In the last 10 years, Washington State has taken a step toward allowing some non-biological parents the opportunity secure child custody and child visitation—even if they never officially adopted the child. Termed a de facto parent, these caregivers must prove that they have a parent-like relationship with the child: they must financially support the child, live with the child, and have permission from a biological parent to help raise the child.
Historically, the de facto parenting law has related to same-sex partners who have raised a child together, in which one partner was a biological parent and the other was not. However, the de facto parenting argument has since been used in other cases.
Here are four cases in which you may be able to argue that you are a de facto parent:
- Same-sex partners – In many same-sex partnerships across the nation, one non-biological partner is raising a child fully—but without legal rights. However, in Washington State—since the legalization of gay marriage—same-sex de facto parent child custody cases will likely become rare.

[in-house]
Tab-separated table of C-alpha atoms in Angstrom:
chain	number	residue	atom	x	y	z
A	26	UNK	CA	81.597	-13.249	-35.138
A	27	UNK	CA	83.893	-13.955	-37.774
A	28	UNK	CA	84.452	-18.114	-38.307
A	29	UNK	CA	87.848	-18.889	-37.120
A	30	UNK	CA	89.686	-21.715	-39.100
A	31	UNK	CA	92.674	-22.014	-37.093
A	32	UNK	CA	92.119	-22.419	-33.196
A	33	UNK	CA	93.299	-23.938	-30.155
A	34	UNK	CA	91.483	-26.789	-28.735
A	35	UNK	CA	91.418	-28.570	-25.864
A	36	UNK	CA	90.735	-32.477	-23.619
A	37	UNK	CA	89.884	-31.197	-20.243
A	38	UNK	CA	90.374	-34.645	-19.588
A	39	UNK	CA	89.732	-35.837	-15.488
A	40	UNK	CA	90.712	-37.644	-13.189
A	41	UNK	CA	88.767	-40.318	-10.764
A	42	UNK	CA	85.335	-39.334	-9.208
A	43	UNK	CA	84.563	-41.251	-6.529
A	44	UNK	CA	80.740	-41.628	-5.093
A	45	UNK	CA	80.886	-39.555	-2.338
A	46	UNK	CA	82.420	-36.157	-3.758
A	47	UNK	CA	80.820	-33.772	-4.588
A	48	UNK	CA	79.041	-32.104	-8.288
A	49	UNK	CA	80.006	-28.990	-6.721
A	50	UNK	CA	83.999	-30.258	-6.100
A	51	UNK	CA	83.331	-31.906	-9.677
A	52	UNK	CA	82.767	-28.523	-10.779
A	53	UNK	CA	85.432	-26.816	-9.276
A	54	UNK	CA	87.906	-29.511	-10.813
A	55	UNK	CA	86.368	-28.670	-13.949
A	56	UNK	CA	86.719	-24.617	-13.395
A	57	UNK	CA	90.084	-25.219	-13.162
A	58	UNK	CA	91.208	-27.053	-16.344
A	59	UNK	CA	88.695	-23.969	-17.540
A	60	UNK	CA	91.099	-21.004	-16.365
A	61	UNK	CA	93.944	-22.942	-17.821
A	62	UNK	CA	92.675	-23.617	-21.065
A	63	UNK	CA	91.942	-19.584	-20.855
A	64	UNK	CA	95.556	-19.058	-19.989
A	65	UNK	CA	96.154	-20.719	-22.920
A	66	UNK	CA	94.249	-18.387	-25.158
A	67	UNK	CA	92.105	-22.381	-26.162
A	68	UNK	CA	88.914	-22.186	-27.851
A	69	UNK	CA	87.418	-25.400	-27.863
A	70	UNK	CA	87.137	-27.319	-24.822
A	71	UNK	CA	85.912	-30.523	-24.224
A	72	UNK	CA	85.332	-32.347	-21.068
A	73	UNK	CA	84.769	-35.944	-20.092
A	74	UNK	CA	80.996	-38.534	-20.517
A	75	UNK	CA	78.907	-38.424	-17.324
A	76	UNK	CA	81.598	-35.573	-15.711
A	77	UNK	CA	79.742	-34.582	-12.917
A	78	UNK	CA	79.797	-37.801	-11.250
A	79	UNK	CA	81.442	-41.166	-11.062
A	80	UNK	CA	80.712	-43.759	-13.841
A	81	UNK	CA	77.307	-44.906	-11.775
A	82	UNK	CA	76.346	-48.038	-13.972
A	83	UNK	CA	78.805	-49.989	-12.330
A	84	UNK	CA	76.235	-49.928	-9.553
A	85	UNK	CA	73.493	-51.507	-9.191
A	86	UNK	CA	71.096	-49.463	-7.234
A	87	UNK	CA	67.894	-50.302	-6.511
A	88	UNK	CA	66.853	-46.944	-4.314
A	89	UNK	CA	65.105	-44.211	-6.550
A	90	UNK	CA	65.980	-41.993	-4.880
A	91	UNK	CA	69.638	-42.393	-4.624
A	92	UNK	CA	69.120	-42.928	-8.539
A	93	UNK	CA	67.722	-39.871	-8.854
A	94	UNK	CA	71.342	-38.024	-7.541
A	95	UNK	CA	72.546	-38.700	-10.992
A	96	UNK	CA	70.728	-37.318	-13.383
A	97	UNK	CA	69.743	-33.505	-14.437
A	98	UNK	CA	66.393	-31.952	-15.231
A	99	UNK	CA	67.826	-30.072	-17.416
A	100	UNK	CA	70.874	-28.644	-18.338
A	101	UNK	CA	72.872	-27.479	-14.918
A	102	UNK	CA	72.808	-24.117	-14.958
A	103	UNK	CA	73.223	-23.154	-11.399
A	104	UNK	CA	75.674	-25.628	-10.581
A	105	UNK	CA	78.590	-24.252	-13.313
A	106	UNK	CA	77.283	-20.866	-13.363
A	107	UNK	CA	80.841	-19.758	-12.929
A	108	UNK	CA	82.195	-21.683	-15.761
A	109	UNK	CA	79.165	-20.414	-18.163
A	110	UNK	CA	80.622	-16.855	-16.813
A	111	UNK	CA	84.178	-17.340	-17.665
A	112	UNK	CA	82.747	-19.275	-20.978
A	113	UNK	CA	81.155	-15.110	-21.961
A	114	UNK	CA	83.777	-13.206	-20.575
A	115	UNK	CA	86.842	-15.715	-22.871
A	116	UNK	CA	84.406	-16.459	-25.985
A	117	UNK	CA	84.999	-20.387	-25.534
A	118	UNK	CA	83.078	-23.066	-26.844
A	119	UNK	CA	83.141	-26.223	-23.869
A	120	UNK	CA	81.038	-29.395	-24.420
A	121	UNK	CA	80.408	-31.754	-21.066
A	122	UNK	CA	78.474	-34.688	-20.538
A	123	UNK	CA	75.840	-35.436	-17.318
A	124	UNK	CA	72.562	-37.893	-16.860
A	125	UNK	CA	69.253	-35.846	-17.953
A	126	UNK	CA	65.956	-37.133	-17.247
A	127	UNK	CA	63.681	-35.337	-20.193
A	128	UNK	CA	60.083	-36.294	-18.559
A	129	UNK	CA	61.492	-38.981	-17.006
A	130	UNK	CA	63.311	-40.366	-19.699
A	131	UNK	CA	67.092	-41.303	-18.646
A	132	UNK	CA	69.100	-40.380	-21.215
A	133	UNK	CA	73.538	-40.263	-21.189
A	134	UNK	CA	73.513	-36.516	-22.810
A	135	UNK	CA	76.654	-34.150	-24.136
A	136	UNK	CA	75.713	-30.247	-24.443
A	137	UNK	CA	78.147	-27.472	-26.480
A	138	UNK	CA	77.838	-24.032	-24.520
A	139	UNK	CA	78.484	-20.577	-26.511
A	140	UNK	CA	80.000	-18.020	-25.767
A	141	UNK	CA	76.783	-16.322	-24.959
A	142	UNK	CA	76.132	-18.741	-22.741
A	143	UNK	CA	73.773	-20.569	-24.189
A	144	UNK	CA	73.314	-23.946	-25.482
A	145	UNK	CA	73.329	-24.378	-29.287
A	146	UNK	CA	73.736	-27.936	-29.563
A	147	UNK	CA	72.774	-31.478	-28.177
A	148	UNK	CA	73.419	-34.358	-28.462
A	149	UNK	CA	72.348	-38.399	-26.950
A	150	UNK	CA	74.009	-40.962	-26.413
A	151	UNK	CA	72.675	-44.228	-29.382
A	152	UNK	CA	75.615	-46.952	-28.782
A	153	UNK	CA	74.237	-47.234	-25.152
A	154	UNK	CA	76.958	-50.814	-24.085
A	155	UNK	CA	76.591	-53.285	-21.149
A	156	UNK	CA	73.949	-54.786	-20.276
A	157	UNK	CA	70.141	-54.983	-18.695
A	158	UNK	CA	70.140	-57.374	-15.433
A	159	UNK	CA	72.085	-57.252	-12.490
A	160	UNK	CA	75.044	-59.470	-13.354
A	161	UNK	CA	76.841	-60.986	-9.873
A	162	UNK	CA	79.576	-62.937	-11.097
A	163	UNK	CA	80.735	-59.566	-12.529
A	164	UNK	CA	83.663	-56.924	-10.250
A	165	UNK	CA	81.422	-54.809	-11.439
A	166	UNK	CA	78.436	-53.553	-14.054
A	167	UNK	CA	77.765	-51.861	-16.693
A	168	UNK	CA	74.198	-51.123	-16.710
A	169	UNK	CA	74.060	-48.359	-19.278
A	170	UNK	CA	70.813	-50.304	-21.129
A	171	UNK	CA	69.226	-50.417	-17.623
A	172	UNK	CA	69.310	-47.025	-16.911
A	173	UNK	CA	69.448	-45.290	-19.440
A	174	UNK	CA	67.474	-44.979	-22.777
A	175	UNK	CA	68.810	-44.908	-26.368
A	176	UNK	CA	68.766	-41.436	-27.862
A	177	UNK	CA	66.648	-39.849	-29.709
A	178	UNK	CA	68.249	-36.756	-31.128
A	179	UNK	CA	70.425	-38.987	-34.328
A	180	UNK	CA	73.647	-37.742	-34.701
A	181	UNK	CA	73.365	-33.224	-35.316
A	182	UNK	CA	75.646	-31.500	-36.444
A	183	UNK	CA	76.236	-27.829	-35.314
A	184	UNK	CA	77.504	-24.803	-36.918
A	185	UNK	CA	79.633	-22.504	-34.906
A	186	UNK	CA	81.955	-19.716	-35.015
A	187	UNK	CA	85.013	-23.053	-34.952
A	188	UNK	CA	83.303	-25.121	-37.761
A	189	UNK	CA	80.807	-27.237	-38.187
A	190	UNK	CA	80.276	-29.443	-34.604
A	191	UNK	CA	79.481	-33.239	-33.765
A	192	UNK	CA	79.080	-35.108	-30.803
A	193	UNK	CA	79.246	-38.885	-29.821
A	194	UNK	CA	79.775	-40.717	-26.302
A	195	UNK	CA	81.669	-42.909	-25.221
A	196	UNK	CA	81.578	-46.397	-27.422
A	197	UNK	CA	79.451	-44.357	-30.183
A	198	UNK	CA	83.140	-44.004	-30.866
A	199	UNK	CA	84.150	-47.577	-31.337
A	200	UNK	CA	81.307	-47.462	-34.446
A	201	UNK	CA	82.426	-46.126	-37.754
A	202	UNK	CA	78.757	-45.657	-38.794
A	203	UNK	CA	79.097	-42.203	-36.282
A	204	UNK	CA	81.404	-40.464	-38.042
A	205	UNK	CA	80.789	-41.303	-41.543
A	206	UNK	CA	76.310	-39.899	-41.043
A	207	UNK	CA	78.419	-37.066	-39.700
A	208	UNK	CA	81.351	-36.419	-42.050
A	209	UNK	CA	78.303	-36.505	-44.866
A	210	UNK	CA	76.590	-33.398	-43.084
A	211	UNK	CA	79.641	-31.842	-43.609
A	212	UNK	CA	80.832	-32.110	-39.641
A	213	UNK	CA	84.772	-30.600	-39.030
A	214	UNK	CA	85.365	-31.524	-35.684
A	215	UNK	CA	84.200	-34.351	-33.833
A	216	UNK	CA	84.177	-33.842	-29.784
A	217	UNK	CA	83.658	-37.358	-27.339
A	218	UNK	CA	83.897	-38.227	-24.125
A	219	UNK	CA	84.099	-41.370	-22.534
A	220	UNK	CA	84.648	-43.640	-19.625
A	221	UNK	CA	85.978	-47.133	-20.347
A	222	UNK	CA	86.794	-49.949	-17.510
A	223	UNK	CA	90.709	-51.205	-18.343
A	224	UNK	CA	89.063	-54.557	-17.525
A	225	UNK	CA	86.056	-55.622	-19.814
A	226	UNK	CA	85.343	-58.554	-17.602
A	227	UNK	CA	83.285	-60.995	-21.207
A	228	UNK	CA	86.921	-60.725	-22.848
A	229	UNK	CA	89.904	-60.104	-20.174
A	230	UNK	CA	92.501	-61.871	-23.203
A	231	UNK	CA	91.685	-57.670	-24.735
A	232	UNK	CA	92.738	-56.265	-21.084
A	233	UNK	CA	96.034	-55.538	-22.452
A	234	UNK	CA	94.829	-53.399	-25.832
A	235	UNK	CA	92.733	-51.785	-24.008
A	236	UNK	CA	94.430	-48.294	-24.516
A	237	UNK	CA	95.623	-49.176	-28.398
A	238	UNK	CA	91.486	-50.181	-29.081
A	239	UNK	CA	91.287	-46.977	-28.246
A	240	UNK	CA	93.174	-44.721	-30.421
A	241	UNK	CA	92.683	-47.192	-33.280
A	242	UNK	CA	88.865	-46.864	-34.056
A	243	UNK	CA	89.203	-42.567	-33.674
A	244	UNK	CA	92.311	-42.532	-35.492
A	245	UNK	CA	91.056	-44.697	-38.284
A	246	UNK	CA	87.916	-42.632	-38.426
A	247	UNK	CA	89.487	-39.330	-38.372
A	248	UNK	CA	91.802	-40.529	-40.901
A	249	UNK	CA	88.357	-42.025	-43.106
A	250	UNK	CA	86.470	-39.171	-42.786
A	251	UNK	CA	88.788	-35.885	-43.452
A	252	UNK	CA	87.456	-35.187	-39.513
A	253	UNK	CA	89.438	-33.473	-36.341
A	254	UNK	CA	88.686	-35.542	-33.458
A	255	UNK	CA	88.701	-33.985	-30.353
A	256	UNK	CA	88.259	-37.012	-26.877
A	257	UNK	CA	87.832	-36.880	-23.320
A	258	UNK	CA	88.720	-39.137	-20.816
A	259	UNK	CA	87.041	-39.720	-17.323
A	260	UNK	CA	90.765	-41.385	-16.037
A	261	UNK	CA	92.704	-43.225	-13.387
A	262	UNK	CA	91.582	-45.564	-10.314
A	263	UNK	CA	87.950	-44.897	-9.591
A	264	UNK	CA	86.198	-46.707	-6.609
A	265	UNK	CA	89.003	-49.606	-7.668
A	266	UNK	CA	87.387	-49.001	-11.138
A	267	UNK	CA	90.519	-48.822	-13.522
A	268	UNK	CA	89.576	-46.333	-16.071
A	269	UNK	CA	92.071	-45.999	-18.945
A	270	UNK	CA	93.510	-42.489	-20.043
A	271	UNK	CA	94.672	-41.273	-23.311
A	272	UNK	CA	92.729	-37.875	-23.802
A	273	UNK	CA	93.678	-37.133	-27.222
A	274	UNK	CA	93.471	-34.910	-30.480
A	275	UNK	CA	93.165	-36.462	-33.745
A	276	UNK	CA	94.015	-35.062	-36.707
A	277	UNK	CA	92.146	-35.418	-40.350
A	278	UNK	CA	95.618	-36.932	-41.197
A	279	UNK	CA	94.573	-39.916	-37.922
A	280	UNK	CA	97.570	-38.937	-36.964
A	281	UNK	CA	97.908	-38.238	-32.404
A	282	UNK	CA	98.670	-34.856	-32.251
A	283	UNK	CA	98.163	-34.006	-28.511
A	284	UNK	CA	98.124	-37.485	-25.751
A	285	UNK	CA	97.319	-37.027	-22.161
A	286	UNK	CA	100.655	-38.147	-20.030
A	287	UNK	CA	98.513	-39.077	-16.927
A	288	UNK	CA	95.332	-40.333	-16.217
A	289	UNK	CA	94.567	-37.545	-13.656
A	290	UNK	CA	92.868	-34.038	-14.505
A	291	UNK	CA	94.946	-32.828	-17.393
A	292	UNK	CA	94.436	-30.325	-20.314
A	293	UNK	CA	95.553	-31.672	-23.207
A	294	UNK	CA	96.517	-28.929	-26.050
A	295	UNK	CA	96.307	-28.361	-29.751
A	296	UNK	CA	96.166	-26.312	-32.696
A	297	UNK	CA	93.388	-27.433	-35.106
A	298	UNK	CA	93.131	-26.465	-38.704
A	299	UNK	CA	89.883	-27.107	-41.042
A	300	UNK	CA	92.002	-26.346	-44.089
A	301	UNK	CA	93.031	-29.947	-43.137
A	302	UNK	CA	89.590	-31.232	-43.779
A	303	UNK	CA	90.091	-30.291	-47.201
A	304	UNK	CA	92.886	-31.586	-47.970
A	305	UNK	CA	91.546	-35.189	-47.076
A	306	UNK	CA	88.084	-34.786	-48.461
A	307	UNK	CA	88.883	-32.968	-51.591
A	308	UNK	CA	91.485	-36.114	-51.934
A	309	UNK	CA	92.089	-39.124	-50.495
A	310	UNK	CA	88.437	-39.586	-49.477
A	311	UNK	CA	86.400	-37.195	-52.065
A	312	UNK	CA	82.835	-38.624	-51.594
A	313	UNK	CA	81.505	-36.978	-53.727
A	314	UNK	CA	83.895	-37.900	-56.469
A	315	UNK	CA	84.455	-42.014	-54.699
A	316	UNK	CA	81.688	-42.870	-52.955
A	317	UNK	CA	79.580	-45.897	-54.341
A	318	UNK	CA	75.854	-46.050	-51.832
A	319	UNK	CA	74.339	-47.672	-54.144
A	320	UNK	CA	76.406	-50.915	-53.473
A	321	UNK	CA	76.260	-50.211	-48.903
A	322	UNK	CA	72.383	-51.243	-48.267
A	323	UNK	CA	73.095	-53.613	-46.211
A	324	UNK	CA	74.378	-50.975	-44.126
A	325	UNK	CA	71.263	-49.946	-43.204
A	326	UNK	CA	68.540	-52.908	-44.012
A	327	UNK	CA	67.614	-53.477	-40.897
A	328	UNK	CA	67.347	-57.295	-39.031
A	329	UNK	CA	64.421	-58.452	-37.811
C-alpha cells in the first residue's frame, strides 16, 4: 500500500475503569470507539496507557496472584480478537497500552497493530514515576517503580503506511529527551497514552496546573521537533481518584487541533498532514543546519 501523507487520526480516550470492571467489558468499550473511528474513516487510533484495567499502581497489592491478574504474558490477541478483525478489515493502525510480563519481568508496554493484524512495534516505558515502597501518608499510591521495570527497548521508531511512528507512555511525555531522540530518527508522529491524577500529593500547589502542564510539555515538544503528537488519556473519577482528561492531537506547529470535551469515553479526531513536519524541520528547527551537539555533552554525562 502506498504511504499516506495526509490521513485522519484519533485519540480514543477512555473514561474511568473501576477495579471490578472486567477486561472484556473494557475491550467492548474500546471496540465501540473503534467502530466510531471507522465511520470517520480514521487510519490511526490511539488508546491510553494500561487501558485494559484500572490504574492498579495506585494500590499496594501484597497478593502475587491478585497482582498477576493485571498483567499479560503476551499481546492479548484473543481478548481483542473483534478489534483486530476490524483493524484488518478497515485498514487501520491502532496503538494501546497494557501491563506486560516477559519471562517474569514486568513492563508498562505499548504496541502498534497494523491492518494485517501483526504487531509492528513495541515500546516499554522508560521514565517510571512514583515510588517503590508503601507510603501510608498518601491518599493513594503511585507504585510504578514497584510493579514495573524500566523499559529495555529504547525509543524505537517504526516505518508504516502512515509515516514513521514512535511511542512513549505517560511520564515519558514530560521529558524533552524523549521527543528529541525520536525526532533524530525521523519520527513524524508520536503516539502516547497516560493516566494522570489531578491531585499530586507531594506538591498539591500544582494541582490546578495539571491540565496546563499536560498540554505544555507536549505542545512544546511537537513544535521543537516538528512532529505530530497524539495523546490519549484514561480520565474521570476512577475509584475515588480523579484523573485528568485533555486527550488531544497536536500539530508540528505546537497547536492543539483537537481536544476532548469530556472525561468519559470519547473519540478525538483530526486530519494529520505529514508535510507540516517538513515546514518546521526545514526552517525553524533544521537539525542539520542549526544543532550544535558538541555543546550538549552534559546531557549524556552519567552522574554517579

- Stepparents – In most cases, stepparents are not considered de facto parents because two biological parents still exist and because the stepparent entered into the child’s life after the child’s birth. However, one recent case in Washington involved a stepparent who raised a child from birth after the biological father died during the biological mother’s pregnancy.
- Men who are unknowingly raising another man’s child – While no cases have yet taken place under these circumstances, it is possible that a man who is raising a non-biological child without his knowledge could argue that he is the de facto parent.
- Grandparents or other relatives – In theory, a grandparent or other relative could argue that they are a de facto parent. Of course, they would have to prove that they have a parent-like bond with the child, that they were allowed to form this bond with the child, and that they didn’t care for the child with the expectation of financial gain. They would also have to of lived with the child.
Do you believe that you may have child custody and visitation rights because you are a de facto parent? Contact the Law Offices of Molly B. Kenny today to find out more about your case.